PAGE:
9. Wendler D, Martinez RA, Fairclough D, Sunderland T, Emanuel E: Views of potential subjects toward proposed regulations for clinical research with adults unable to consent. Am J Psychiatry 2002; 159:585–591
 
10. Karlawish J, Kim SY, Knopman D, van Dyck CH, James BD, Marson D: The views of Alzheimer disease patients and their study partners on proxy consent for clinical trial enrollment. Am J Geriatr Psychiatry 2008; 16:240–247
 
11. Miles SH, Koepp R, Weber EP: Advance end-of-life treatment planning: a research review. Arch Intern Med 1996; 156:1062–1068
 
12. Shavers V, Lynch C, Burmeister L: Racial differences in factors that influence the willingness to participate in medical research studies. Ann Epidemiol 2002; 12:248–256
 
13. US Department of Health and Human Services, Office for Human Research Protections: Letter from the Division of Compliance Oversight to the Vice Dean for Research, Thomas Jefferson University, “Re: Human Research Protections Under Multiple Project Assurance (MPA) M-115,” June 10, 2002; available at http://www.hhs.gov/ohrp/detrm_letrs/YR02/jun02a.pdf
 
14.US Department of Health and Human Services, Office for Human Research Protections: Letter from the Division of Compliance Oversight to the Vice Provost for Research, University of Washington, “Re: Human Research Subject Protections Under Multiple Project Assurance (MPA) M-1183,” July 31, 2002; available at http://www.hhs.gov/ohrp/detrm_letrs/YR02/jul02p.pdf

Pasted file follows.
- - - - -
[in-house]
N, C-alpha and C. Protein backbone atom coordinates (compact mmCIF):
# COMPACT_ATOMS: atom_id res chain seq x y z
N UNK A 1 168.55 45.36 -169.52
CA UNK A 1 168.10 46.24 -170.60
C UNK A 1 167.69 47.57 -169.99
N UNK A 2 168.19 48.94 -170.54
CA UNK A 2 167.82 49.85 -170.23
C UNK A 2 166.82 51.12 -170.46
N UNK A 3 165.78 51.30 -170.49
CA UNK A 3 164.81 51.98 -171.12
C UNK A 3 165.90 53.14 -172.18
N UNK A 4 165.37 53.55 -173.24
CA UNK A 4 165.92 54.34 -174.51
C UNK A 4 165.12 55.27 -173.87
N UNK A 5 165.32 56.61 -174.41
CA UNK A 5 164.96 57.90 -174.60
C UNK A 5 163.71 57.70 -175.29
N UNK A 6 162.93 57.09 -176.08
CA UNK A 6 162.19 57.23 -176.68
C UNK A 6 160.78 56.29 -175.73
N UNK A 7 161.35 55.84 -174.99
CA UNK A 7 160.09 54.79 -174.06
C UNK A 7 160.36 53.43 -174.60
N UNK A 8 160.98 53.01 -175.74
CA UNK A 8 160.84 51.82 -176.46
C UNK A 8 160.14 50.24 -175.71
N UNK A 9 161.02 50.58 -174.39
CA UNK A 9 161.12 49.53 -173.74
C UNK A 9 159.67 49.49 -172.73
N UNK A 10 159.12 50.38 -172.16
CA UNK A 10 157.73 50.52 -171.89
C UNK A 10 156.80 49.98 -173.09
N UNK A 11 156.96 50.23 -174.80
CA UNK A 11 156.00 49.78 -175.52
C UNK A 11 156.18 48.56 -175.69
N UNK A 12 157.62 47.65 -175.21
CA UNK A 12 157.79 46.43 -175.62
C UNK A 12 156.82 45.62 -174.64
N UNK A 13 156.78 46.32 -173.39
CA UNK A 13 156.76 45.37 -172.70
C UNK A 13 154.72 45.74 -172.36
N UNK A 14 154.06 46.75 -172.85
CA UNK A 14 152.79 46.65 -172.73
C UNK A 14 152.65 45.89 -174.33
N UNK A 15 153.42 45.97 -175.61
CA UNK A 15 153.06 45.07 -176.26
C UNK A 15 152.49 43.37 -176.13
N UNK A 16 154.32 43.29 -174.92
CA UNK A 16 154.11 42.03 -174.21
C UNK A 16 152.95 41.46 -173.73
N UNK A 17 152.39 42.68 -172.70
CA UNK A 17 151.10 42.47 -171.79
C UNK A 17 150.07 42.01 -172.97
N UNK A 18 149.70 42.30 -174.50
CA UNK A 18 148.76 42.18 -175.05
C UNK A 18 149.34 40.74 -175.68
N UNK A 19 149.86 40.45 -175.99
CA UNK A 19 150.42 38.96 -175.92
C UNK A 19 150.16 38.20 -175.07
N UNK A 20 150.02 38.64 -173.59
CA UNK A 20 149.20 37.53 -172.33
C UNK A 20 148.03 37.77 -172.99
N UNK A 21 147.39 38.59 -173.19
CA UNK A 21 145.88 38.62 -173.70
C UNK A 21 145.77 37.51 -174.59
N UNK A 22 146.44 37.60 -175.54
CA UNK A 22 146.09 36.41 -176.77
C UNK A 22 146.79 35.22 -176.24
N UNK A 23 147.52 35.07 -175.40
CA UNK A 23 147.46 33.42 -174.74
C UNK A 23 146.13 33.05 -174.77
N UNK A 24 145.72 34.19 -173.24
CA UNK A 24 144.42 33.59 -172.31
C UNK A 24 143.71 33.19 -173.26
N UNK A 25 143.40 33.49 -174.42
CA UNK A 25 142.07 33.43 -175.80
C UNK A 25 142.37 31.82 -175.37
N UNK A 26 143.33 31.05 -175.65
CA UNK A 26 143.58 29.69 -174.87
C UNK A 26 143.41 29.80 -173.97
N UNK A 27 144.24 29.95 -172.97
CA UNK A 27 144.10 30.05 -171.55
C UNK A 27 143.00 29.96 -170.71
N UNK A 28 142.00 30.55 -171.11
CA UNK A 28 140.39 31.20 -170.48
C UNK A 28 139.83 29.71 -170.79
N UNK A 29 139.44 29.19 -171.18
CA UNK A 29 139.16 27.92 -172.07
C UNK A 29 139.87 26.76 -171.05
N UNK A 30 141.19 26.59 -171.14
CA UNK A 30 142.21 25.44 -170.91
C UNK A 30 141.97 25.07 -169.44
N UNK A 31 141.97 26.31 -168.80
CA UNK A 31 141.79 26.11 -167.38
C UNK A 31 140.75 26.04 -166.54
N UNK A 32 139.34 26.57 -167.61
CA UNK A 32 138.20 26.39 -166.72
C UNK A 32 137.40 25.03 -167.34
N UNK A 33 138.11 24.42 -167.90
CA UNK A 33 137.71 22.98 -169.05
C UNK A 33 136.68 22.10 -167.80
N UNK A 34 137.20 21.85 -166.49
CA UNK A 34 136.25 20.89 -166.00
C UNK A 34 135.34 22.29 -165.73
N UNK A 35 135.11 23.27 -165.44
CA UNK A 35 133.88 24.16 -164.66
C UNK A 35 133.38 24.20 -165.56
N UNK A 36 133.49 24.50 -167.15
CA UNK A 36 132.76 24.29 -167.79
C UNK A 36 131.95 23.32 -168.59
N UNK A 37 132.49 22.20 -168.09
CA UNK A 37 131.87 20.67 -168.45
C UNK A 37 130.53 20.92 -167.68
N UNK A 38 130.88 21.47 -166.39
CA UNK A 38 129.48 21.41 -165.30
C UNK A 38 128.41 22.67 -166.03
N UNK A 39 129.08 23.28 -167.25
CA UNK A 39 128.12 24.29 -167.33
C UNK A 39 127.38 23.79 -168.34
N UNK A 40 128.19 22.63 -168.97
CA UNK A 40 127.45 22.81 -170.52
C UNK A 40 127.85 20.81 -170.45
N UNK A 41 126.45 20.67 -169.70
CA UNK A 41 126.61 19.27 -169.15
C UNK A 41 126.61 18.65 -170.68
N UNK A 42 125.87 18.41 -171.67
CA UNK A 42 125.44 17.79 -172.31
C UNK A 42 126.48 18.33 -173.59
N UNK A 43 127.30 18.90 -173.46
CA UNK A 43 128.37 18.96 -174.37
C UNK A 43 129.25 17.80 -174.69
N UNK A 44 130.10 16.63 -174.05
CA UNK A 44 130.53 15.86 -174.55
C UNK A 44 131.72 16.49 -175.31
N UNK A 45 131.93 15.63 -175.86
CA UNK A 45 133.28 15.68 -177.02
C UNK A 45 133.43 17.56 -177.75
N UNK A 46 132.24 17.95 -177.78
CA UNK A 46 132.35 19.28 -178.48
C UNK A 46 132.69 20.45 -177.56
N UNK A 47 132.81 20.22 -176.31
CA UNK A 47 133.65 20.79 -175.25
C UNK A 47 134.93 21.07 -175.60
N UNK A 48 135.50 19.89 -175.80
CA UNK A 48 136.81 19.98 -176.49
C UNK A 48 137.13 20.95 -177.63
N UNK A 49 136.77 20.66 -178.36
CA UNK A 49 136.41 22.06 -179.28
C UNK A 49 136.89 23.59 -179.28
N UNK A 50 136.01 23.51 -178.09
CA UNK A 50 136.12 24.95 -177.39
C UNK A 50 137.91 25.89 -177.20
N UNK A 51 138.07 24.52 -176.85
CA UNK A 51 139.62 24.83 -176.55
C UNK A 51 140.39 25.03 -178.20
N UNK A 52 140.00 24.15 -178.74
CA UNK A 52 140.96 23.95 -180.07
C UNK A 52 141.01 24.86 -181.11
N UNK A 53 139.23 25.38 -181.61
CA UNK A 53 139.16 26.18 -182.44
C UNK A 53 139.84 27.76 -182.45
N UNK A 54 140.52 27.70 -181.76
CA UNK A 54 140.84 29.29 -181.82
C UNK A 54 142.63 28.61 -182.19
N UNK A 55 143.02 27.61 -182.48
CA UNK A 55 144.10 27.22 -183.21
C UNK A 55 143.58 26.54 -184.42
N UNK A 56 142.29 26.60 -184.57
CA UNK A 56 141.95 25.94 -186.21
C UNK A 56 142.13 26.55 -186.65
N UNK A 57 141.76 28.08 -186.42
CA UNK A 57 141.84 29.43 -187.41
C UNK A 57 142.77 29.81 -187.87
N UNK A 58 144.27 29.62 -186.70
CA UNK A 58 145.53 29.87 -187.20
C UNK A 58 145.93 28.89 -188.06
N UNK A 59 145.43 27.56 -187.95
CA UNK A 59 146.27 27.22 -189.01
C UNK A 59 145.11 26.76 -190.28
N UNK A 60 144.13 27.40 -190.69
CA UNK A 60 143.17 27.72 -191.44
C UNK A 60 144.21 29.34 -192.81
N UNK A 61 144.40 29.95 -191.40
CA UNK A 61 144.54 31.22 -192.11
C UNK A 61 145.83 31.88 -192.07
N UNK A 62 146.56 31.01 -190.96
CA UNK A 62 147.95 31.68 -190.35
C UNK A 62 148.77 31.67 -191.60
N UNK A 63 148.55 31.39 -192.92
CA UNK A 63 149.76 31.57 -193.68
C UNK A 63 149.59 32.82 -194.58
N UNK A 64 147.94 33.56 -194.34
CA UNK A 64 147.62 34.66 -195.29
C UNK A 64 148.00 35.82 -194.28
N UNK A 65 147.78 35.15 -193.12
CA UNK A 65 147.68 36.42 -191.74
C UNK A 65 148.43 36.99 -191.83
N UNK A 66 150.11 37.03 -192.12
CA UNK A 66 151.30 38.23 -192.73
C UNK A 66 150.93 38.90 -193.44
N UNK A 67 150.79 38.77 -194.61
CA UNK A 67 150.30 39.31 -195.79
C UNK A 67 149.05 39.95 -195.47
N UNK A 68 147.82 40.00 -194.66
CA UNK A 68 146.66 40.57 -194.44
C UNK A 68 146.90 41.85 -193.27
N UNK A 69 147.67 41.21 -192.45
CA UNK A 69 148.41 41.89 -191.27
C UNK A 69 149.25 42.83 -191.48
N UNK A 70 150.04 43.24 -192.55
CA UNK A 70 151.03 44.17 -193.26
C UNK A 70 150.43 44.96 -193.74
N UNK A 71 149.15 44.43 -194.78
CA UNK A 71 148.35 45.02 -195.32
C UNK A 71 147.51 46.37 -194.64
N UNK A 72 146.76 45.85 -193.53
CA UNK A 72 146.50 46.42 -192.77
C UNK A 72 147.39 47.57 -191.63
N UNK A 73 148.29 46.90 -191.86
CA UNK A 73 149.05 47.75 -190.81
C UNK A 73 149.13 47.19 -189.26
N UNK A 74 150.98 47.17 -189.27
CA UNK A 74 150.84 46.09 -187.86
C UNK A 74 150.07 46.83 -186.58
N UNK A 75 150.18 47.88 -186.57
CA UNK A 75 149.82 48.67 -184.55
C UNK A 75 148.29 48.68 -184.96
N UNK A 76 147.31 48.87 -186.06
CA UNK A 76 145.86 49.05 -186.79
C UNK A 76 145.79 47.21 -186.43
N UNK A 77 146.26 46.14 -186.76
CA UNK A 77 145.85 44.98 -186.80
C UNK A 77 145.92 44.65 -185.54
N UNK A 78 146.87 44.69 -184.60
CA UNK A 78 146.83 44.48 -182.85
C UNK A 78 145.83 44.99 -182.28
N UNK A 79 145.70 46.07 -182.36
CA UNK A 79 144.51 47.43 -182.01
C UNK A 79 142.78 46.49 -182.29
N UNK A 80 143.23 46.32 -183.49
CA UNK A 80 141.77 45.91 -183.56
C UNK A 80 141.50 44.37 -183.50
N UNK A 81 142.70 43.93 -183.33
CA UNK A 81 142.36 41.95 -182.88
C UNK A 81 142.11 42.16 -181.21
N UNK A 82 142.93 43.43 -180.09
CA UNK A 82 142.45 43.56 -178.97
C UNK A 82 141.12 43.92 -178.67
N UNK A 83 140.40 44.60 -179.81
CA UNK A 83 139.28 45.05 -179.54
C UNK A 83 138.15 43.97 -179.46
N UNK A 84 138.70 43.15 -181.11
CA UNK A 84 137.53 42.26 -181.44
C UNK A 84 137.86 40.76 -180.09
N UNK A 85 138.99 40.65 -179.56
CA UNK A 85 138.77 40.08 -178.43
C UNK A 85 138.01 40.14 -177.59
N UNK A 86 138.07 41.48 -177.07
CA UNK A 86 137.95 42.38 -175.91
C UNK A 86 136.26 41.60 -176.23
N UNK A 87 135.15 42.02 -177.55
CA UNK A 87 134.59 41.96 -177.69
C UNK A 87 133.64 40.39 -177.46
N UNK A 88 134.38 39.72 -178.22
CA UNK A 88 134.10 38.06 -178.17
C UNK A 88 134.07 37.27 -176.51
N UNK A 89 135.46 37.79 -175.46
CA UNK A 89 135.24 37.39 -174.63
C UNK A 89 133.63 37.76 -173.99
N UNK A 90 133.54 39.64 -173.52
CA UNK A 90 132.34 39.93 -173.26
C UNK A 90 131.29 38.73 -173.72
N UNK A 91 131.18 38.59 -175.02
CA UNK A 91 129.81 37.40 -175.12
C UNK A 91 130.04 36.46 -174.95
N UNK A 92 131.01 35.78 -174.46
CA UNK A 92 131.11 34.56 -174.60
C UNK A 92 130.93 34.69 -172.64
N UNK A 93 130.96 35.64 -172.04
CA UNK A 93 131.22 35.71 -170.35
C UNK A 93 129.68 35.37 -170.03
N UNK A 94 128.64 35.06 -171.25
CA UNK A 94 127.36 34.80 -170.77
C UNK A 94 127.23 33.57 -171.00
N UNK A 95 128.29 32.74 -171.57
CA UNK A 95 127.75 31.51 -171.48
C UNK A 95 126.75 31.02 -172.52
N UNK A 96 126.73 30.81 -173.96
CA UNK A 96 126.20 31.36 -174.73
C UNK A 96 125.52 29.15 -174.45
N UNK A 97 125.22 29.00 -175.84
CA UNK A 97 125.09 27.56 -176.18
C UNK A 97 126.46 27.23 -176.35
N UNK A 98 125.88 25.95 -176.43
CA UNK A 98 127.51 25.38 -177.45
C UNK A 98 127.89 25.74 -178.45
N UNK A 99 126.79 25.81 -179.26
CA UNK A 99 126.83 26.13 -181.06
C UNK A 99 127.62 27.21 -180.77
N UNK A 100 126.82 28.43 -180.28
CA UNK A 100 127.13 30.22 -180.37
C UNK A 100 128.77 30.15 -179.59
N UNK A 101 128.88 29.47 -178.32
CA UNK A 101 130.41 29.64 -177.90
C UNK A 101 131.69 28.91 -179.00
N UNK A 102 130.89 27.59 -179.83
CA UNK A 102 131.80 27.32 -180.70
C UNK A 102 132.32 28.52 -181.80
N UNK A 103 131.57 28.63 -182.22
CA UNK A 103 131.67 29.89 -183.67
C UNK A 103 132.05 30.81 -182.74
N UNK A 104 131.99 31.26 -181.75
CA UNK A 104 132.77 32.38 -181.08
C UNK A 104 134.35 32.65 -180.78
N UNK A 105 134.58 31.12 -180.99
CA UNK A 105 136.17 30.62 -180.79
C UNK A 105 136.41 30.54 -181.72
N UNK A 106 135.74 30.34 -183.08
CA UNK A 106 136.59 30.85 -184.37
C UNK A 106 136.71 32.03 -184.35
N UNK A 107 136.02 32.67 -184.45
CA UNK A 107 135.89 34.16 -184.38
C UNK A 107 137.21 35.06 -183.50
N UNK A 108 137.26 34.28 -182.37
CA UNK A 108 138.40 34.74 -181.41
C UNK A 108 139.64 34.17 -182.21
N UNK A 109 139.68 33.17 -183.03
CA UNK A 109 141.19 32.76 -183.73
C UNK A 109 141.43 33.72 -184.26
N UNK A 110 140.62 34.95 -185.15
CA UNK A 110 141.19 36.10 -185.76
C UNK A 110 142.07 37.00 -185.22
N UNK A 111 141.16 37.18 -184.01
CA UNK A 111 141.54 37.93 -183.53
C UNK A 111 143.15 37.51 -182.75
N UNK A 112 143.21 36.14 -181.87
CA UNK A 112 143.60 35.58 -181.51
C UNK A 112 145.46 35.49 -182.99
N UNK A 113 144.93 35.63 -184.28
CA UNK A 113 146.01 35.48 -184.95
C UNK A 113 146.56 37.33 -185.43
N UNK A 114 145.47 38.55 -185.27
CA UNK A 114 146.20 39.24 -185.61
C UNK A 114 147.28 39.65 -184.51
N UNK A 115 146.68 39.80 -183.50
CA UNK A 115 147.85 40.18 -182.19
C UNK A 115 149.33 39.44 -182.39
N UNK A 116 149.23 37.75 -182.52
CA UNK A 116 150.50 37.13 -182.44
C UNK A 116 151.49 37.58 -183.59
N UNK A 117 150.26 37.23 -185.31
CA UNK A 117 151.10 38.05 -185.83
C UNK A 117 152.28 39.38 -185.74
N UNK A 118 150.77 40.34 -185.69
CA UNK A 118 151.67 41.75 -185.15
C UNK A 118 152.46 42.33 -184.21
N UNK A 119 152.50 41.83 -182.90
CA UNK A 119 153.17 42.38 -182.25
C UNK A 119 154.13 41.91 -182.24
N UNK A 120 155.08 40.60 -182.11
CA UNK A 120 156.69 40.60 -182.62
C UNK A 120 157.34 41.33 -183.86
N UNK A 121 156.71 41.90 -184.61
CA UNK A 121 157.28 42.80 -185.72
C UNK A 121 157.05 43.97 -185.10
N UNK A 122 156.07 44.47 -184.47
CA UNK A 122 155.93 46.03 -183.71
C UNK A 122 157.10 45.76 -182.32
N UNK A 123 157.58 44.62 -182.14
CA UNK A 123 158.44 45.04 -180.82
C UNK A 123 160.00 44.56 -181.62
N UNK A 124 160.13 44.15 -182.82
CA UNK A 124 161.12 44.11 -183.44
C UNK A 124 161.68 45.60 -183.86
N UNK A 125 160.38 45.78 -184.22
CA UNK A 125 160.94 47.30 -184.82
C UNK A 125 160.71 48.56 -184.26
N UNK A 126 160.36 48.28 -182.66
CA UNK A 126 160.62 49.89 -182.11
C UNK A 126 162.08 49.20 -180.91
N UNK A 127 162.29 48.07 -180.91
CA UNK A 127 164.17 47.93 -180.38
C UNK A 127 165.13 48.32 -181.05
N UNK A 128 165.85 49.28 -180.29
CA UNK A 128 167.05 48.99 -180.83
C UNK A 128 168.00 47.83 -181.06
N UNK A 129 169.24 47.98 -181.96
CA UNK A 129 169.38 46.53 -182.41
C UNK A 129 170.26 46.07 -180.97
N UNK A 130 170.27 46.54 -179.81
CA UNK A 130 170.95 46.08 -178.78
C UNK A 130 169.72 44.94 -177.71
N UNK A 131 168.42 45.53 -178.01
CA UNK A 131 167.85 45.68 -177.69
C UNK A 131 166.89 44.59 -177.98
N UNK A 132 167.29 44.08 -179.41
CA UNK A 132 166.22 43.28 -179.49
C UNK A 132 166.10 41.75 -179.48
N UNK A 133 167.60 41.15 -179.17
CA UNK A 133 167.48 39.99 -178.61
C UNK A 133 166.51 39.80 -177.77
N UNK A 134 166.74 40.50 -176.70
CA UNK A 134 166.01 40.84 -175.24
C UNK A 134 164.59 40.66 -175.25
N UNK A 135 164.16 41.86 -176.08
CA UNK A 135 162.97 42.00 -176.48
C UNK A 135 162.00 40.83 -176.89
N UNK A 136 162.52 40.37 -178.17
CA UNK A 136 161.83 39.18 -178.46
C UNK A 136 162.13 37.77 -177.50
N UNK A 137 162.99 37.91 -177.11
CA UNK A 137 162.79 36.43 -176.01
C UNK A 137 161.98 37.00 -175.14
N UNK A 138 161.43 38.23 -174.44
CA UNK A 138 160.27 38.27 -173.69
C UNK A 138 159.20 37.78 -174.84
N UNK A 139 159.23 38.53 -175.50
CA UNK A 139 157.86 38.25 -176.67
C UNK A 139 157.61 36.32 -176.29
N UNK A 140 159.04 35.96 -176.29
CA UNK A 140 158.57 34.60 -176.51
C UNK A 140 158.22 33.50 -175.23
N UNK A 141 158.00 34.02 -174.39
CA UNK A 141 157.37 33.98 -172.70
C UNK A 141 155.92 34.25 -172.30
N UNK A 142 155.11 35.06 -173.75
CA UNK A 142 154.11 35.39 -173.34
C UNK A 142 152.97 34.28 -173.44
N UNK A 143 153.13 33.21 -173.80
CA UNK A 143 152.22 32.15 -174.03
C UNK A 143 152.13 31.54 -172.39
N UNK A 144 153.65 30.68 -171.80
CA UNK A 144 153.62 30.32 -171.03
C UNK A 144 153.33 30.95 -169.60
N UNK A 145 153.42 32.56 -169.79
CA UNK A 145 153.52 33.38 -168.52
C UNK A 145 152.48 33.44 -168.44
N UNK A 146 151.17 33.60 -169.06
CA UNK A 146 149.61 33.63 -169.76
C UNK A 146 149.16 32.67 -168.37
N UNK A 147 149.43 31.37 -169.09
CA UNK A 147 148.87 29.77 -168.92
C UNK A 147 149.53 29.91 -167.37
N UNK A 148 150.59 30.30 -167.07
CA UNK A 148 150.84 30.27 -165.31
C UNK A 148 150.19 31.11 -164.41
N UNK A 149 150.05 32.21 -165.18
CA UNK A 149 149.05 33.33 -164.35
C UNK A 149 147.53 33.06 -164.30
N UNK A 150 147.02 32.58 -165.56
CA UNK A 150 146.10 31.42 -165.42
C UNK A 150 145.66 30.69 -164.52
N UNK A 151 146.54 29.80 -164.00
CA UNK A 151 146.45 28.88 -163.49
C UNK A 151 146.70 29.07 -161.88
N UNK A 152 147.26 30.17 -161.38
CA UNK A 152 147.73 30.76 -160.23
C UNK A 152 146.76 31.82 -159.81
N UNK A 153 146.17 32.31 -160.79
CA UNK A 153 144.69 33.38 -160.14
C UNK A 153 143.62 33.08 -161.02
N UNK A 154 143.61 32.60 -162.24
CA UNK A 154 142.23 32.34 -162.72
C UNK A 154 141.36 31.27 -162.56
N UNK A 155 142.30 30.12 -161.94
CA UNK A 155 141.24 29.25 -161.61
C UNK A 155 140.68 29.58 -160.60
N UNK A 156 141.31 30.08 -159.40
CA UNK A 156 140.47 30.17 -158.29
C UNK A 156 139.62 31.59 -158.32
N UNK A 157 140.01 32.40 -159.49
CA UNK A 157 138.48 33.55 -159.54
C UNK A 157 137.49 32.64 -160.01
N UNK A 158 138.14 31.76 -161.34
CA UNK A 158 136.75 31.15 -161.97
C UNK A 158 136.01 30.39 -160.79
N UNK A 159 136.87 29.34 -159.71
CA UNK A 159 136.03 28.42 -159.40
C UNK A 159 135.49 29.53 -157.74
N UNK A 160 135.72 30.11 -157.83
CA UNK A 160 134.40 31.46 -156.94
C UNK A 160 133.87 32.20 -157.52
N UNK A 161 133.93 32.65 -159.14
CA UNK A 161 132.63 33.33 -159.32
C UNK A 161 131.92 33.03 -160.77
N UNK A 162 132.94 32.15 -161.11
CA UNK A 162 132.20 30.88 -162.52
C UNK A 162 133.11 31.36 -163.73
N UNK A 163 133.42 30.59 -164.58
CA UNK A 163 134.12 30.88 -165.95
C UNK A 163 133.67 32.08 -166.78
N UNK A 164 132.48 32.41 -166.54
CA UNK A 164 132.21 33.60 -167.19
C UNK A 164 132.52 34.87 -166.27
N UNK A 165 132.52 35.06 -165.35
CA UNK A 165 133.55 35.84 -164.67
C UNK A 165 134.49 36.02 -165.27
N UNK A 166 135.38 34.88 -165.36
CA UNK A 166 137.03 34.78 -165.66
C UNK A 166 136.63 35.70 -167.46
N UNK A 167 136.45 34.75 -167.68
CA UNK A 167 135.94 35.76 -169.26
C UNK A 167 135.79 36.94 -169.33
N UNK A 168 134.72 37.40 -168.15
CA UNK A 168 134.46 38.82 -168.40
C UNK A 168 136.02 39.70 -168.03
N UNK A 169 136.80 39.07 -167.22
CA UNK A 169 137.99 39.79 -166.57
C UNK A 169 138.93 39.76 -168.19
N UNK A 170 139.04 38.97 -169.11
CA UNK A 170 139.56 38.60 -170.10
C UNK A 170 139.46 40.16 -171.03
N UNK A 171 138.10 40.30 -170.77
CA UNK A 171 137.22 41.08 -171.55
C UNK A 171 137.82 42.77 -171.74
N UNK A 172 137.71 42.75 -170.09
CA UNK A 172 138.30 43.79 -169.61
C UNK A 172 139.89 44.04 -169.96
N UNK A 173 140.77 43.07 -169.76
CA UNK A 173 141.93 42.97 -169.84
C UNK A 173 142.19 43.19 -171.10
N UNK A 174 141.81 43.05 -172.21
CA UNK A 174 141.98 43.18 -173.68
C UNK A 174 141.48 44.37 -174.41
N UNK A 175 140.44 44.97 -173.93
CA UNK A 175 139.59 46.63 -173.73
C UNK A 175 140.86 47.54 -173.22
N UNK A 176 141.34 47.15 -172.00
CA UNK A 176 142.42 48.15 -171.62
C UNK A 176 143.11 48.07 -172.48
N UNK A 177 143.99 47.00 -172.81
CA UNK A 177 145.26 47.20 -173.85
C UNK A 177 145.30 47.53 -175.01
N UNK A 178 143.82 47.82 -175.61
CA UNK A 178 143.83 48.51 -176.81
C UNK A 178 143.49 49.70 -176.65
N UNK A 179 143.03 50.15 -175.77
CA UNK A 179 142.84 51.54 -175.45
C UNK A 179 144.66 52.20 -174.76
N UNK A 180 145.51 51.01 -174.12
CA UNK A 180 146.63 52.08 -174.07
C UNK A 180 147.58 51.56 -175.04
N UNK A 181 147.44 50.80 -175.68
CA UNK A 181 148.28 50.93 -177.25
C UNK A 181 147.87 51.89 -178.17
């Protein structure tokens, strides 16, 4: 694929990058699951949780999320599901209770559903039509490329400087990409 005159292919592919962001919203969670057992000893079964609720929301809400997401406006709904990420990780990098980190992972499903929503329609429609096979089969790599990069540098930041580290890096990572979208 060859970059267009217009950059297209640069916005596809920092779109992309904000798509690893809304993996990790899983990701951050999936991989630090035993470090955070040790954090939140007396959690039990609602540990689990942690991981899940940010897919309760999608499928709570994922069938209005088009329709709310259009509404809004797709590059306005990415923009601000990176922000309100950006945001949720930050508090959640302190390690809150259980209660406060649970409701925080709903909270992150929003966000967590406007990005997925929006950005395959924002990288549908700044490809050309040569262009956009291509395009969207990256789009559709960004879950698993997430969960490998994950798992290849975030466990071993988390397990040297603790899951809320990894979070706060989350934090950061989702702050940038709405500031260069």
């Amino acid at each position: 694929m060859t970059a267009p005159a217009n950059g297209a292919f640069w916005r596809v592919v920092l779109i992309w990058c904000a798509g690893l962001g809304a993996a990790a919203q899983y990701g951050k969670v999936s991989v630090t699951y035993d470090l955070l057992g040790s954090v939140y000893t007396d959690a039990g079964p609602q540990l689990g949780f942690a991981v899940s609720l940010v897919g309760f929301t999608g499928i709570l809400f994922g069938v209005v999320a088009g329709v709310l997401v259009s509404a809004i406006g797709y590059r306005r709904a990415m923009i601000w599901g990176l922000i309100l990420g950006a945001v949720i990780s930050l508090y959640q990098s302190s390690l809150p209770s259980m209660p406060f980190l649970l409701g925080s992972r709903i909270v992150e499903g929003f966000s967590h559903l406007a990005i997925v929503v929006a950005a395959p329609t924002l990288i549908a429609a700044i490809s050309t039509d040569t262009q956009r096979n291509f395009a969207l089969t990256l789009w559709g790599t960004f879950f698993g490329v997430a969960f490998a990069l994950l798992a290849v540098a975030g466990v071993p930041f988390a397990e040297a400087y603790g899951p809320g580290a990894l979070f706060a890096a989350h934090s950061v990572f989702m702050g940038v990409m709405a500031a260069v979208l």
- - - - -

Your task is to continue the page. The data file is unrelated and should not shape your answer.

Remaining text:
15. Kim SY, Karlawish JH: Ethics and politics of research involving subjects with impaired decision-making abilities. Neurology 2003; 61:1645–1666
 
16. Department of Health and Human Services, Working Group on the National Bioethics Advisory Commission Report: Analysis and proposed actions regarding the NBAC report: “Research Involving Persons With Mental Disorders That May Affect Decisionmaking Capacity.” http://aspe.hhs.gov/sp/nbac/index.shtml
 
17. Grisso T, Appelbaum PS, Hill-Fotouhi C: The MacCAT-T: a clinical tool to assess patients’ capacities to make treatment decisions. Psychiatr Serv 1997; 48:1415–1419
 
18. Karlawish JH, Casarett DJ, James BD: Alzheimer’s disease patients’ and caregivers’ capacity, competency, and reasons to enroll in an early-phase Alzheimer’s disease clinical trial. J Am Geriatr Soc 2002; 50:2019–2024
 
19. Karlawish JH, Casarett DJ, James BD, Xie SX, Kim SY: The ability of persons with Alzheimer disease (AD) to make a decision about taking an AD treatment. Neurology 2005; 64:1514–1519
 
20. Casarett DJ, Karlawish JH, Hirschman KB: Identifying ambulatory cancer patients at risk of impaired capacity to consent to research. J Pain Symptom Manage 2003; 26:615–624